Wednesday

Kindle Author Interview: Mark Chisnell

Mark Chisnell, author of The Defector, discusses his book, his journey as a writer, and self-publishing on Kindle.

DAVID WISEHART: What can you tell us about The Defector?

MARK CHISNELL: The Defector began as an idea from my philosophy classes—the Prisoner’s Dilemma is a Games Theory concept that was dreamed up by the RAND corporation, the people who brought us the MAD theory (Mutually Assured Destruction) during the Cold War. I wanted to make it more personal than that, and I had in mind a game played for life and death stakes, involving a love triangle. The basic idea immediately makes it a genre book, a thriller, and I went for a classic chase story. The psychotic drug smuggler, Janac forces the hero, Martin Cormac to make a succession of escalating, nightmare choices in his struggle to get free.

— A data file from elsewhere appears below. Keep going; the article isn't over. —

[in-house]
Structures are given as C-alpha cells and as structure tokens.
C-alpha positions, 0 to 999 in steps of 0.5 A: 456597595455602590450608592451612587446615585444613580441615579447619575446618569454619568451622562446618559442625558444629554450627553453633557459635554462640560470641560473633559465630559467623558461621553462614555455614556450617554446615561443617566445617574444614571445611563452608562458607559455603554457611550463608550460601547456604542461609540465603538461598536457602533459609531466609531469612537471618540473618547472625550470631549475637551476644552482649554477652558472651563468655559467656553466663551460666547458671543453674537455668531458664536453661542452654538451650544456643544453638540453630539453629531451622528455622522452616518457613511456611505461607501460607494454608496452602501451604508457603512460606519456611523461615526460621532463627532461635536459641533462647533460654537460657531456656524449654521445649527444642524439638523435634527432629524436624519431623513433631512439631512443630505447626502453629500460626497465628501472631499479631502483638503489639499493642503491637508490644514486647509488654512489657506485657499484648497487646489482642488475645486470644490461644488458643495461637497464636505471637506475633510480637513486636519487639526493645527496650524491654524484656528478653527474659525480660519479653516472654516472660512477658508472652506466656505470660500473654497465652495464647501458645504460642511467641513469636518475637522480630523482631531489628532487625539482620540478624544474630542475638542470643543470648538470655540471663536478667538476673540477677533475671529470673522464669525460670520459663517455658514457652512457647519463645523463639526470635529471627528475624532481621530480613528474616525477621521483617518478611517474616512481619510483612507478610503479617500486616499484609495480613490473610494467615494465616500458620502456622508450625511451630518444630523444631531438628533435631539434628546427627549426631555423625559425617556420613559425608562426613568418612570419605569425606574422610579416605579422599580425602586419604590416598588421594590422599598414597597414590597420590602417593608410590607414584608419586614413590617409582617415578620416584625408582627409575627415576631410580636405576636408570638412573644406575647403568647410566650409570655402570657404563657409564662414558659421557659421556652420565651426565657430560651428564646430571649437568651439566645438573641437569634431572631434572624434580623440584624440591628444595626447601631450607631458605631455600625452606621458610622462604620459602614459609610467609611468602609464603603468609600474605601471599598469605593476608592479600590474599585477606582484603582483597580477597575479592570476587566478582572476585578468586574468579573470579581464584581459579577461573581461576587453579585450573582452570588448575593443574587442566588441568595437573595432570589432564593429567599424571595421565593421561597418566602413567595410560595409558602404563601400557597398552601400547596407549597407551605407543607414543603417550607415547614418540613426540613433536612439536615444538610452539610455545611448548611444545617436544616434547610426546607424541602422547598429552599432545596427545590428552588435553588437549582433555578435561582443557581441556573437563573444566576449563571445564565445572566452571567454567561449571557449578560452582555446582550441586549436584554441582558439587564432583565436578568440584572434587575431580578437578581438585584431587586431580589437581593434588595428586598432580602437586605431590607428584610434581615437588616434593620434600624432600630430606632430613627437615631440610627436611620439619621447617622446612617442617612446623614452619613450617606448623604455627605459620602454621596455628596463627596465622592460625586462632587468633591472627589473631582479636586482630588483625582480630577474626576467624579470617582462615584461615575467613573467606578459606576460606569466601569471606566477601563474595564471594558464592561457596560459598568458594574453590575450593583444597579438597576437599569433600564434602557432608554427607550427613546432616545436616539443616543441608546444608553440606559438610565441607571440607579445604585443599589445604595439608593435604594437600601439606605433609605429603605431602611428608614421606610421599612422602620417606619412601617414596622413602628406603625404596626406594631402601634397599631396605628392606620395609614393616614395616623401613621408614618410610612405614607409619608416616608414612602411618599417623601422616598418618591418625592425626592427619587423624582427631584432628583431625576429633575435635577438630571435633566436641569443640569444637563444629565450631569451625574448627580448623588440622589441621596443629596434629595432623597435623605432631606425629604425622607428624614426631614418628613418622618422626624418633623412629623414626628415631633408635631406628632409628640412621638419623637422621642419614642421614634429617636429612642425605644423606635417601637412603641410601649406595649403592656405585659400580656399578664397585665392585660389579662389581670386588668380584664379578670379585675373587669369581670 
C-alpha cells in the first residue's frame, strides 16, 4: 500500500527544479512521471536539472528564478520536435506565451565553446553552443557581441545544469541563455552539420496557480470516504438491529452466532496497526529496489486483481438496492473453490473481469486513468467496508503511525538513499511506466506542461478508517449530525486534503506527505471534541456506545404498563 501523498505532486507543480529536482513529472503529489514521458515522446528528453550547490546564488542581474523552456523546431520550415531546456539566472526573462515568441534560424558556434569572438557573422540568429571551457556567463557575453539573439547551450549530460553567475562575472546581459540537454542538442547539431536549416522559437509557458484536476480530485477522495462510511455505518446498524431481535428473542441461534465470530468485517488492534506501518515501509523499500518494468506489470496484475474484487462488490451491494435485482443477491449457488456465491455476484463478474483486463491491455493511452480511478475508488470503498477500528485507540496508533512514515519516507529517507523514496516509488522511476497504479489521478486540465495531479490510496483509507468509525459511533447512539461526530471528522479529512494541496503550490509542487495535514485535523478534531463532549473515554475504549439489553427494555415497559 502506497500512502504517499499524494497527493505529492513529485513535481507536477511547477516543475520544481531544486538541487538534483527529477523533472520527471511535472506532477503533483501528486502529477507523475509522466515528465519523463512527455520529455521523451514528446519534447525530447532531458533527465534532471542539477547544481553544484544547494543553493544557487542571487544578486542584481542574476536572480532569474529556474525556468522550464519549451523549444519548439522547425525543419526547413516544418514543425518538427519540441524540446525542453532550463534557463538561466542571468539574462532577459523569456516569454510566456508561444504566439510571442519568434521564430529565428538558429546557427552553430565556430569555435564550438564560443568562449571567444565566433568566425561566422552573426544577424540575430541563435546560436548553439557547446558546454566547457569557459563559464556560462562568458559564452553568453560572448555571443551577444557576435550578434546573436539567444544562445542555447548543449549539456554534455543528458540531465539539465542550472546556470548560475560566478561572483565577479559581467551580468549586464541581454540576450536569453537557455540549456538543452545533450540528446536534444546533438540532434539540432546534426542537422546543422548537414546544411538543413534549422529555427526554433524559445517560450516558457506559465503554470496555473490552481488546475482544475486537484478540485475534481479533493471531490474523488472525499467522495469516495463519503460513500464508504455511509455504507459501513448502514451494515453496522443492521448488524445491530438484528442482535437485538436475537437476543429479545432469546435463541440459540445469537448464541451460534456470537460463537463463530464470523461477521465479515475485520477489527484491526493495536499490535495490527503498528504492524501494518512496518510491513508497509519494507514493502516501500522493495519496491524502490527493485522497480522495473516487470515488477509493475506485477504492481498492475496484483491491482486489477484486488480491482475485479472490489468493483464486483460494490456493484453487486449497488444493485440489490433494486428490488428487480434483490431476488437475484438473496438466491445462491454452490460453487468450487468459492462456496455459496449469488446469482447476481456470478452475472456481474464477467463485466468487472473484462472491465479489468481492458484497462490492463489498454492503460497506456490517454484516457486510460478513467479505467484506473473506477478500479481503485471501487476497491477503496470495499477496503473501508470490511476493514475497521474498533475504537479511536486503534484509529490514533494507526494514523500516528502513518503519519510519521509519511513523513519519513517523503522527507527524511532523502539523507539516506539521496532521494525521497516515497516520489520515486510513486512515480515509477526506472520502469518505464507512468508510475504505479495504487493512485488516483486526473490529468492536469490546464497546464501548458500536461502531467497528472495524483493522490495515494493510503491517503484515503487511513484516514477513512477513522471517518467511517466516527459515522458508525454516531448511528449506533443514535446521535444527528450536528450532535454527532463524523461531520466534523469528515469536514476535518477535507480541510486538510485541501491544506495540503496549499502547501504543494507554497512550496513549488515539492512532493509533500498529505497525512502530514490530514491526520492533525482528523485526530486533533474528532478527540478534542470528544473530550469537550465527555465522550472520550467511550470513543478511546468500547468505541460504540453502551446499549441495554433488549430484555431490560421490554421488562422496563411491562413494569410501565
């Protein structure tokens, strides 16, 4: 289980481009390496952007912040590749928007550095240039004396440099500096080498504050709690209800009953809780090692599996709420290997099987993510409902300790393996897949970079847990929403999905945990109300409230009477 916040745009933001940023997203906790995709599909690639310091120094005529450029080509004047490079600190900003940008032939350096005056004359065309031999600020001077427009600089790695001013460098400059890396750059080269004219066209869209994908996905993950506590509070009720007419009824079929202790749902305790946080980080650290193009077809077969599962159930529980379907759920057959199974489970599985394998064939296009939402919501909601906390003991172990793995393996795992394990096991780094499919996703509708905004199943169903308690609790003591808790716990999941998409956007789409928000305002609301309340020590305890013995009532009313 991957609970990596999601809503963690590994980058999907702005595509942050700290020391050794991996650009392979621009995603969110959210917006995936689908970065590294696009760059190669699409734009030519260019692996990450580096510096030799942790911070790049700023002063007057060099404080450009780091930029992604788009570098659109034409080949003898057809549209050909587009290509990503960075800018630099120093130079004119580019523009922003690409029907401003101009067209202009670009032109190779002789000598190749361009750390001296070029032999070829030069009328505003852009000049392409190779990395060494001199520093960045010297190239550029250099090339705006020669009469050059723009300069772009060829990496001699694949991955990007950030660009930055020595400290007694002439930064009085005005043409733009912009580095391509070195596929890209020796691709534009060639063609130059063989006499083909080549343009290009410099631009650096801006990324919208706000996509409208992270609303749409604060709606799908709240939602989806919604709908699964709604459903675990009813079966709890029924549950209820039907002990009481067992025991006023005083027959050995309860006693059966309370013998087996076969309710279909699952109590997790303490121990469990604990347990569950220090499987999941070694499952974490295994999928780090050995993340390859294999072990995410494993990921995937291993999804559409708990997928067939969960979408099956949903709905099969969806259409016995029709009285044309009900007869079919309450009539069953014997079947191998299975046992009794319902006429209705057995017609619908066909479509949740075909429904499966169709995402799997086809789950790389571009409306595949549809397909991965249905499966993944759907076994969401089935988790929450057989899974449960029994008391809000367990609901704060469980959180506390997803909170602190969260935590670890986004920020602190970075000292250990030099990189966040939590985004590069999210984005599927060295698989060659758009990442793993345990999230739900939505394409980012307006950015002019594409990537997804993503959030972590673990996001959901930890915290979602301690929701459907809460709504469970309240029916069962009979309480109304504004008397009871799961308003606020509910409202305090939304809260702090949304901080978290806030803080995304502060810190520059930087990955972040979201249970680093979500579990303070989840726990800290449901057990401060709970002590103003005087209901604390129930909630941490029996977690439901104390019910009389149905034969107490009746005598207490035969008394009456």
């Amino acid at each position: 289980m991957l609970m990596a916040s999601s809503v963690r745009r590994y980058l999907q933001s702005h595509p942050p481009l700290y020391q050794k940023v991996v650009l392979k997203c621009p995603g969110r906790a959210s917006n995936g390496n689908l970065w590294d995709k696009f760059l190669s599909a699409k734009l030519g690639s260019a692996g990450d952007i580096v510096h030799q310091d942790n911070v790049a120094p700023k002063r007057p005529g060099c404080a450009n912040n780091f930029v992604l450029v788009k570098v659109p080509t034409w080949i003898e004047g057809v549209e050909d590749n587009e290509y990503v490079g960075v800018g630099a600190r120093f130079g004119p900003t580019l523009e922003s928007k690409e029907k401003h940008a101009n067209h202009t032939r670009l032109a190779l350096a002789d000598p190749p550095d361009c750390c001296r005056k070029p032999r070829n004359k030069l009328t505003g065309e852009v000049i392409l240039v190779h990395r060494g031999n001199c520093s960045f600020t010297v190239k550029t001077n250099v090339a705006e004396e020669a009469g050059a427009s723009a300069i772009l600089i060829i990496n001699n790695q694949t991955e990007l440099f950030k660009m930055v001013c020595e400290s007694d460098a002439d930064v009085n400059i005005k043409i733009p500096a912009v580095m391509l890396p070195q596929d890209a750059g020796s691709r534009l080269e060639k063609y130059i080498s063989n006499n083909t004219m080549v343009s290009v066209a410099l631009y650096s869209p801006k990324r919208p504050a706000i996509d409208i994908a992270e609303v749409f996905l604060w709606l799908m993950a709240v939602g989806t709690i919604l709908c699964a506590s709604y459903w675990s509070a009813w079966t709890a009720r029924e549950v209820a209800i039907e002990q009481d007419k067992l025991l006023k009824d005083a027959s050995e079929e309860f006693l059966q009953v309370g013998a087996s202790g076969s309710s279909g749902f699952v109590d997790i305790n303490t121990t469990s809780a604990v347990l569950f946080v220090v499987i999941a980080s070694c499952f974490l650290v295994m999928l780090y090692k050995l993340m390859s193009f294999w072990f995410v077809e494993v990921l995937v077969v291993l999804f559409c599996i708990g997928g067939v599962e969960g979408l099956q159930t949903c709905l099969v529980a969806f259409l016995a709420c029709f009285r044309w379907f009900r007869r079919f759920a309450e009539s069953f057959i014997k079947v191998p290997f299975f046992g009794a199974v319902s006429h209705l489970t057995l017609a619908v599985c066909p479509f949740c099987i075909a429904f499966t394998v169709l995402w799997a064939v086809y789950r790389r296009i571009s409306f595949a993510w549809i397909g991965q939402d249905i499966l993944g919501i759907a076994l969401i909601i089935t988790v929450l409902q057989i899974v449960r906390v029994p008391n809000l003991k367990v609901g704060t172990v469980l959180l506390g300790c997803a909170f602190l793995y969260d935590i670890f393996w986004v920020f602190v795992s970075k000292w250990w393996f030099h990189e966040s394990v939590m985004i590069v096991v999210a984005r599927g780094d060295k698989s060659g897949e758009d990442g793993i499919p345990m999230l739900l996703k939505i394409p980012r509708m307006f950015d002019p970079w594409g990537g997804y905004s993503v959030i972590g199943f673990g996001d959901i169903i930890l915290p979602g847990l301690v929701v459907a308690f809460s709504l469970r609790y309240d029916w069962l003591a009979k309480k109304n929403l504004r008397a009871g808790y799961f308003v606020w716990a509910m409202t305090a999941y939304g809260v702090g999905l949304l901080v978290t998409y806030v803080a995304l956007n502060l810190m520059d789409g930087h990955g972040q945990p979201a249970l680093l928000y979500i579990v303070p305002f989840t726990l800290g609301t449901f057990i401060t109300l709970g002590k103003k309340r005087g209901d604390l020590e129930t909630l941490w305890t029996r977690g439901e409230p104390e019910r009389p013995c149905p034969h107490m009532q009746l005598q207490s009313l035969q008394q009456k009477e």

It took me about three years to get from the idea to a story with characters and a plot, and to get a first draft down on paper. It took another four years to rewrite it and find a publisher. Random House brought it out (called The Delivery) in 1996 in the UK. Then it was republished as The Defector by Harper Collins in New Zealand and Australia in 2002—I was living down there for a while for a sailing competition. And it is now available as an ebook for Amazon’s Kindle.

DAVID WISEHART: How do you create and maintain tension?

MARK CHISNELL: Two things; jeopardy, and characters that people care about. If you’ve got those two, you’ve got tension.

DAVID WISEHART: How do you develop and differentiate your characters?

MARK CHISNELL: I write a biography for each character before I start writing, and then I add to it as I go through each draft, and learn and discover more about them. I’m not that keen on physical description, I try to let the character build in the reader’s mind through words and deeds.

DAVID WISEHART: Who do you imagine is your ideal reader?

MARK CHISNELL: Someone who loves thrillers and ideas.

DAVID WISEHART: What was your journey as a writer?